Monday, January 20, 2014

Contemporary versus Urban Fantasy: A difference in storytelling

Contemporary fantasy, urban fantasy, what's the difference? Both are set in the modern era and have elements of magic. Are they the same thing? Not exactly.

Today I've invited another contemporary fantasy author, Scott Eder, to share his take on the difference between the two, and how to tell them apart.

Picture this. It's New Year's Eve. 11:59PM. Ryan Seacrest is counting us down to midnight. The crystal ball is dropping… dropping… dropping… Four. Three. Two. As soon as the ball touches down, it bursts. Smoke billows from the ruined Waterford crystal, filling the TV shot. From out of the roiling gray crawls a black-scaled dragon, eyes glowing fiery orange. It screeches as it launches itself from the shards of the new year, and drops off the roof of One Times Square. Like a helicopter-sized hawk, it dives toward Ryan Seacrest, who, mouth agape, eyes wide and locked in terror, doesn't even raise his arms to ward off the mythical beast. It snaps him up and flies off to the accompaniment of terrified screams. Cut to commercial.

Poor Ryan. Not that I have anything against him, but I wanted a fresh, timely example with which to work. When a writer mixes our real world in with the elements we've come to expect from high fantasy like a magic system, mythical creatures, alternate races (elves, dwarves, halflings, orcs), we get a story classified as Contemporary Fantasy. At least, that's the way I define it. So, in Ryan's example, we see recognizable references to our modern world coupled with the emergence of a classic fantasy beast. From here, the story can go a million ways, depending on how the writer wants to attack the situation. Let's talk about two.

My debut novel, Knight of Flame, is a Contemporary Fantasy. I introduce knights with the ability to control the elements, evil sorcerers wielding Shadow-magic, dragon(s), and other fantasy creatures set in modern day Tampa, FL. The story is told from the point-of-view of four different characters, and focuses on saving humanity. Were I to continue Ryan's story along the same vein as the storytelling in Knight of Flame, I might introduce a team of heroes who track the dragon, chasing it across America. The story would be told in 3rd-person. Its tone is serious, but light, with the hope of finding Ryan alive at journey's end driving the heroes to fight harder and pull together, despite their differing backgrounds, against the challenges lying in wait. The trail leads to the dragon's roost atop Mt. Rainier, where the heroes defeat the dragon and rescue the damsel—er—Ryan.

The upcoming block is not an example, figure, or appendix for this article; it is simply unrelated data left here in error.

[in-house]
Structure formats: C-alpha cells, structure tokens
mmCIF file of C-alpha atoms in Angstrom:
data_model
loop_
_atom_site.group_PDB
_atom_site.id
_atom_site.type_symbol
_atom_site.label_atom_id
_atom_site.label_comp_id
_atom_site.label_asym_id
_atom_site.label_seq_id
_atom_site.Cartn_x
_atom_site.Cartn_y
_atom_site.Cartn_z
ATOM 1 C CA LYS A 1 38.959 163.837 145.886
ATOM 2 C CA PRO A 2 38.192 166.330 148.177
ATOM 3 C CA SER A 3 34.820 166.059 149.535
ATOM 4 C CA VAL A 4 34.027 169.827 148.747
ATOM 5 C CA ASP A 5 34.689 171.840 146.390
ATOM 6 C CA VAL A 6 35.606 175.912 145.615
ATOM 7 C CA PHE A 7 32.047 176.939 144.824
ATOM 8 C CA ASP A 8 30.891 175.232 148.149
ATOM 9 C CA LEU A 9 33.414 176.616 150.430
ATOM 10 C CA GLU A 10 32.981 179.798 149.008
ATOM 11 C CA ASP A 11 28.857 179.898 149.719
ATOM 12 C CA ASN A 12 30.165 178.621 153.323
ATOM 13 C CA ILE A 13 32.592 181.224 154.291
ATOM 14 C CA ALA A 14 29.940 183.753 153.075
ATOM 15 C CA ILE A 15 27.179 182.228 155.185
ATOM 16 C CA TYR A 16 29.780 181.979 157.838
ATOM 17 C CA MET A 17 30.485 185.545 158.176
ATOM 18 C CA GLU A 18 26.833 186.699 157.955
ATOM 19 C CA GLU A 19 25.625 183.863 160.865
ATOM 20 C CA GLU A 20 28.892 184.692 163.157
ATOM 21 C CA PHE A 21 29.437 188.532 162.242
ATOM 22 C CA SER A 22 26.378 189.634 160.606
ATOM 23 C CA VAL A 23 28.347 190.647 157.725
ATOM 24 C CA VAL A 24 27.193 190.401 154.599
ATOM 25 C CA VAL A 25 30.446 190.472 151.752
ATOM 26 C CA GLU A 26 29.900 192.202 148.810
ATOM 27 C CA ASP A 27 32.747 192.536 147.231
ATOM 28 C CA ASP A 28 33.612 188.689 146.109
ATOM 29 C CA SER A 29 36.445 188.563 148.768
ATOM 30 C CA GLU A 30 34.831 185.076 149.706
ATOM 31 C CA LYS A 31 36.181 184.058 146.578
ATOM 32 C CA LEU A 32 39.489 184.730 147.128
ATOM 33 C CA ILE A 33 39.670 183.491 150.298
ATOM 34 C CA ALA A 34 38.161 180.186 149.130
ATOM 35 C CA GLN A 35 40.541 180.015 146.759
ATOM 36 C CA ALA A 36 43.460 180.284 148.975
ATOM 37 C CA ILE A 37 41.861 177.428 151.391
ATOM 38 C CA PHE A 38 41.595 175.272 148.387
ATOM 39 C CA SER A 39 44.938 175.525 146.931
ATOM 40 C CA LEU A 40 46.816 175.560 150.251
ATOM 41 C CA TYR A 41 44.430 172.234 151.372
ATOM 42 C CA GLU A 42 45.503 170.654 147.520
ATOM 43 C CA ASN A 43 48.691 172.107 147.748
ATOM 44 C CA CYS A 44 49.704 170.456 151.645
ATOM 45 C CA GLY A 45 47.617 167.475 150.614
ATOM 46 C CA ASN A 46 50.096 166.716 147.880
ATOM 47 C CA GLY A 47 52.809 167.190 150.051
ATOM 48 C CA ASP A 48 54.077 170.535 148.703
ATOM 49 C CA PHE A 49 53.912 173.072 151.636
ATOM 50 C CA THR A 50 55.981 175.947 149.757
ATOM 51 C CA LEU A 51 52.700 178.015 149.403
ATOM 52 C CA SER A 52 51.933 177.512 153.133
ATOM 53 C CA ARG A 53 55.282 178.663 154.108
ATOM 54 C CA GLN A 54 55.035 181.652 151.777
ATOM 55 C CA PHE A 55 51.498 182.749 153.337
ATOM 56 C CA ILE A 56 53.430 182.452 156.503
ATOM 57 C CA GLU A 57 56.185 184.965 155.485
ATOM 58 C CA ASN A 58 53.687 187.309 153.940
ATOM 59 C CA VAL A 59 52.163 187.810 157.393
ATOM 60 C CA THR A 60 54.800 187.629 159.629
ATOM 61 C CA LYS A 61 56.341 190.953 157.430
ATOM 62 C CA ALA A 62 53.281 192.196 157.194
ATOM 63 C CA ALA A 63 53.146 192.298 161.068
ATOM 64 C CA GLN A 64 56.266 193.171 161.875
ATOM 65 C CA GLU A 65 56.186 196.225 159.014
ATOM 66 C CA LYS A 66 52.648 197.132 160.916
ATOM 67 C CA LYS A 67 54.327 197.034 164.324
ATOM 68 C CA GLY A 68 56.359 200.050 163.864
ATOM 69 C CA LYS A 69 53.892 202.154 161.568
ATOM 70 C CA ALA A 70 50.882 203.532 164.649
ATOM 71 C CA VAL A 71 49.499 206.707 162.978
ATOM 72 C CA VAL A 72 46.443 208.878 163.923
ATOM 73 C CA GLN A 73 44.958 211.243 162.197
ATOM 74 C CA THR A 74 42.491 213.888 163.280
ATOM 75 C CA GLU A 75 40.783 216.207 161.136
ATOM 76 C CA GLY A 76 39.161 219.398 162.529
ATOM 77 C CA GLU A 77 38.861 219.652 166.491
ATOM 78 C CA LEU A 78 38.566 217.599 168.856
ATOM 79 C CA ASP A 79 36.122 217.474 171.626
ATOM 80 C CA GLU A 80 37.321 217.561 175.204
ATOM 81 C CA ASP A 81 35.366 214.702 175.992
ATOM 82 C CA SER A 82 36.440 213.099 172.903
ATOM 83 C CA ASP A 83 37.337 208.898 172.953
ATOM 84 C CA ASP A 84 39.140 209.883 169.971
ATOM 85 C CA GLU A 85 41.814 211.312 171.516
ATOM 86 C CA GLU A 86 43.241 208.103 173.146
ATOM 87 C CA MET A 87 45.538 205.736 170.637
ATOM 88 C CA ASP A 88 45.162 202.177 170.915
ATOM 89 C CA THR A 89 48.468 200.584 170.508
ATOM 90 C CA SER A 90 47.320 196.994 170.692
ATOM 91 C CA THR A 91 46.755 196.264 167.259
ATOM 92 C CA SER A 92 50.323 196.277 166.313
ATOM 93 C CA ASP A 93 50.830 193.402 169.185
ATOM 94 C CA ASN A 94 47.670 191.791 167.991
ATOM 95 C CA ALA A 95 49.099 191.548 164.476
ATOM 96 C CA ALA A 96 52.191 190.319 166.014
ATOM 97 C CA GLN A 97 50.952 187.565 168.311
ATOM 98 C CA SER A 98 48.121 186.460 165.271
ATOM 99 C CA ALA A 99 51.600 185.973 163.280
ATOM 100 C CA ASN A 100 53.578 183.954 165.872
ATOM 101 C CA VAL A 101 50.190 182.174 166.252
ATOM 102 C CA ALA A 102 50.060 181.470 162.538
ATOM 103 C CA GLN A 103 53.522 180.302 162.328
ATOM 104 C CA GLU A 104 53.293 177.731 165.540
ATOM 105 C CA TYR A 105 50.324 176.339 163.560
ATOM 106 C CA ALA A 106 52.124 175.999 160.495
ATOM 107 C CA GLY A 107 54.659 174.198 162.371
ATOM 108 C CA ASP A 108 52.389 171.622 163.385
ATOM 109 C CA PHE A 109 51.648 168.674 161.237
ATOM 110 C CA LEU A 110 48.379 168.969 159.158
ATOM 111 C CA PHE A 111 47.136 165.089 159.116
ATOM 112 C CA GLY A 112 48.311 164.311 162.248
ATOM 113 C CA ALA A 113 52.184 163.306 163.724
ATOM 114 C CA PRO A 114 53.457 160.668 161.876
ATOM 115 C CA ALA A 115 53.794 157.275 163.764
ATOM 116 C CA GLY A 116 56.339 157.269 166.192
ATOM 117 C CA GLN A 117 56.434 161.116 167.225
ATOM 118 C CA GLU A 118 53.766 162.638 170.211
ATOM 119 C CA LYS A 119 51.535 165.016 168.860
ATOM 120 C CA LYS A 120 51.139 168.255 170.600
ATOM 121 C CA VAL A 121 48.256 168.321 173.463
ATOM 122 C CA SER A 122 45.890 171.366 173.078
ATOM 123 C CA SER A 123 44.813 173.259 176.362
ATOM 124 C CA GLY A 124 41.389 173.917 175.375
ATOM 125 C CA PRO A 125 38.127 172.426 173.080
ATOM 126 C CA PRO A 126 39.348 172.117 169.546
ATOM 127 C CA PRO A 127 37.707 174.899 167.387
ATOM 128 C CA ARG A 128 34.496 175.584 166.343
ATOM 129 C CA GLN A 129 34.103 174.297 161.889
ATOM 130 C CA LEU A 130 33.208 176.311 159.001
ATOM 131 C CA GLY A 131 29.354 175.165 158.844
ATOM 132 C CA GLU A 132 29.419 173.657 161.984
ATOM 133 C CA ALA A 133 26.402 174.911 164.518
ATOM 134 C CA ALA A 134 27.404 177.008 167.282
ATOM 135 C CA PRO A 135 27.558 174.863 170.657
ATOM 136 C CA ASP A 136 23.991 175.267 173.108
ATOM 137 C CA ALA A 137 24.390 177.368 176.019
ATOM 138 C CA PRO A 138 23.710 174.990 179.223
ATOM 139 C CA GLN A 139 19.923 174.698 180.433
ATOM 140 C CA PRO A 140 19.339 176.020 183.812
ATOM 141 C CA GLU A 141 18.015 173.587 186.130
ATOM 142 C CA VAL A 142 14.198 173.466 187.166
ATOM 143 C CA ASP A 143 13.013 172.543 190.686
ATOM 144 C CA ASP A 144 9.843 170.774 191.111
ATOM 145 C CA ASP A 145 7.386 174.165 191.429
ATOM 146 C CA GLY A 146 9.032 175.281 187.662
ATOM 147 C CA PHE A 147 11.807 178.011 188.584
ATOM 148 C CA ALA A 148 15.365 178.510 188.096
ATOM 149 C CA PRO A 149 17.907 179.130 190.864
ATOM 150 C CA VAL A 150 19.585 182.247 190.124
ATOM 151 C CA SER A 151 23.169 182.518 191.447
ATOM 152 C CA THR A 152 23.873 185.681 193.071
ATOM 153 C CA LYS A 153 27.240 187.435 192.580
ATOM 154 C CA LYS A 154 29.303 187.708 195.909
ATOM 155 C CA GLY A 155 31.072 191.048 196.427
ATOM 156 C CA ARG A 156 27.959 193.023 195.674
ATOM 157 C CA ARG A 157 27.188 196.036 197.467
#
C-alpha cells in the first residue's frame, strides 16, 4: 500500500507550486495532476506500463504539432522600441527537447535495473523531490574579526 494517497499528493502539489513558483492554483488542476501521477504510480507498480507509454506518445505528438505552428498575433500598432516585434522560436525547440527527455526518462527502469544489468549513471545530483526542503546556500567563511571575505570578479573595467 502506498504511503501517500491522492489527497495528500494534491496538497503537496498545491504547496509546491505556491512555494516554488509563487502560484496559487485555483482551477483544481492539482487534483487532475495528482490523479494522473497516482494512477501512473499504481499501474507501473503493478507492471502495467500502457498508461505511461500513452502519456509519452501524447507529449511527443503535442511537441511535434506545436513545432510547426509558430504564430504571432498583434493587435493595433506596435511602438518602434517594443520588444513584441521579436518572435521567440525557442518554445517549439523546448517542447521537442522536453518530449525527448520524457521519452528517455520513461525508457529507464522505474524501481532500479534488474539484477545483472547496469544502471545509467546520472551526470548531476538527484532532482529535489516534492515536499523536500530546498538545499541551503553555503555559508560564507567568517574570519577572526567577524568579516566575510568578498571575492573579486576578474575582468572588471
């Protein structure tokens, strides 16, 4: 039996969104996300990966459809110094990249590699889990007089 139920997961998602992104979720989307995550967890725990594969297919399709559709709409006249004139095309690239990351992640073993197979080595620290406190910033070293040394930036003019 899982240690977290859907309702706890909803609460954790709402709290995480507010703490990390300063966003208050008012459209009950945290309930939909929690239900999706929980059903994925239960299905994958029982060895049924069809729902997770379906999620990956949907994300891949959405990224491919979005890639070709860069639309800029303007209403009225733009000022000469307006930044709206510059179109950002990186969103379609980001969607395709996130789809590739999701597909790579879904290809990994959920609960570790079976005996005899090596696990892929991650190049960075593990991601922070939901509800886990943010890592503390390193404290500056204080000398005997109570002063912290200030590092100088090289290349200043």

Notice that I called out the tone of the story. It's one of the big differentiating factors in terms of fantasy sub-genre. Serious, but light. The voice, settings, characters, and overall treatment blend together to tell a story that, while possibly dealing with dire circumstances and world-saving implications, is still fueled by the theme of hope, of defeating a common enemy, of saving dying Ryan.

If I were to take the story a darker way, an Urban Fantasy way, poor Ryan wouldn't stand a chance. From the beginning, I'd have the dragon kill him, bite right through so that bits and pieces of our TV host litter the soundstage. A dark avenger, one who's been tracking the dragon through the underbelly of the city since it broke free of its magical prison, drops from nowhere and lands amid the Seacrest carnage. Driven by the need for vengeance, she picks through the parts with the tip of a barbed sword, looking for clues. Right from the start, the character has an attitude—intense, confident, indifferent to the cameras and millions of viewers tuning in, focused on the job at hand. The story unfolds through New York City, following seedy trails and back alleys, tracking the dragon's rampage. Along the way, harsh decisions are made, making the reader question which is worse—the dragon, or the avenger in pursuit. Finally, in the deepest recess of the labyrinthine sewers, we have the final confrontation. Told from a single point-of-view, that of the scowling, brash avenger, the story's pace is like lightning, and the tone is suspenseful, gritty. The overall settings and mood of the story are dark and brooding, circling around a theme of retribution.

Urban Fantasy is the noire of the Fantasy world. Detectives, bounty hunters, avenging angels, and those of their ilk chase after something, whether it be a criminal or monster, and drive the relentless pace. Typically told from a single-point of view, these stories often deal with themes of righteous vengeance, justice, or even protection.